Geo-Bogs: Conserving Ireland’s Natural Heritage

Geo-Bogs: Conserving Ireland’s Natural Heritage

2014/15 Projects

IMG 0146 for website from team 8 Jan 2015

The objective of this project is to publish geo-referenced maps of Ireland’s peatlands, document bog loss / degradation, and to raise awareness about the importance of biodiversity and source water protection.

The Commissioners Report on the Nature and Extent of Bogs in Ireland (1810-1814) surveyed over one million acres of bogs. To date there has never been a thorough re-analysis of the bogs in this report. This pilot project will resurrect these historical maps and begin geo-referencing them via Geographic Information System (GIS). Complementary field surveys will verify boundaries and categorize the extent of bog degradation. In conjunction with existing data from the Irish Peatland Conservation Council, this project will allow us, for the first time ever, to document 200 years of bog change, and form a critical baseline study from which scientists and the public can assess ecosystem alteration.

 

Project Team & Links

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Lead student partners: Mari-Liis RongelepEoghan Daly
Lead staff partner: Dr. Terry Morley

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Student partners:
Mari-Liis Rongelep
Eoghan Daly
Jordan Markey
Jessica Murray
Makela Kearns-Sayers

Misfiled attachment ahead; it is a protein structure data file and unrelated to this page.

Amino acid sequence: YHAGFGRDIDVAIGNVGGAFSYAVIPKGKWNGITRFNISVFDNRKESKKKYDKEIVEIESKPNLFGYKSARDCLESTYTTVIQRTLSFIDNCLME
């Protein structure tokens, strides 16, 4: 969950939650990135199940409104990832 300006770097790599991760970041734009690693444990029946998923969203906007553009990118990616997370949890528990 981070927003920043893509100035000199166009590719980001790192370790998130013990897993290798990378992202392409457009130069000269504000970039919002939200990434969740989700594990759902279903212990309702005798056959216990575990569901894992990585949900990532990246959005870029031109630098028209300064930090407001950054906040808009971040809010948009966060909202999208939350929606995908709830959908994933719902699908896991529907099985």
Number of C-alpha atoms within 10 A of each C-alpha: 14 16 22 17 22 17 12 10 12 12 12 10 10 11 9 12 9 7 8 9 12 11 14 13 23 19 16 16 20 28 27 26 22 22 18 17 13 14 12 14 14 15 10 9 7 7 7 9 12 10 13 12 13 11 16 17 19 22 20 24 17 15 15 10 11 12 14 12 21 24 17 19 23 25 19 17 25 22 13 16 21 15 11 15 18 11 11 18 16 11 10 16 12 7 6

Brigette Walsh
Eoin Reddin
Clodagh Gillen
Josepheine Doyle
Colm O’Neil
Caroline Fenton
Jake Murphy


Staff partners:
Dr. Terry Morley
Audrey Morley
Elaine O’Riordan

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Irish Peatland Conservation Council

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Project Updates

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Upon receiving notification of successful funding in December, we organized an ad-hoc blackboard module to establish working groups, share information and communicate with each other. Students established work clusters and spent the break looking for online sources of the Bog Reports. In January, we met again to formally kickoff the project. Our students were able to find original survey reports and maps though the National Library of Ireland and high quality e-books of the reports for our use. We are now in the process of determining the extent and coverage of the original maps at the NLI and have made several trips to the library in Dublin to look at them. We held a second meeting at the Hardiman Library to view the original reports and introduce them to the digitization process at Hardiman. We met Brendan Duffy who demonstrated the imaging equipment and digitized one of the bog maps. The library also offered to digitize maps not available from the NLI. Lastly, our geo-referencing crew are becoming proficient in using the software to georeference the images (QGIS) when they arrive from the NLI. These maps will be ordered in the first week of February. We have also scheduled a short GIS tutorial with Ronan Hennessey at the Ryan Institute on February 19th.

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Artice by
Chris Newell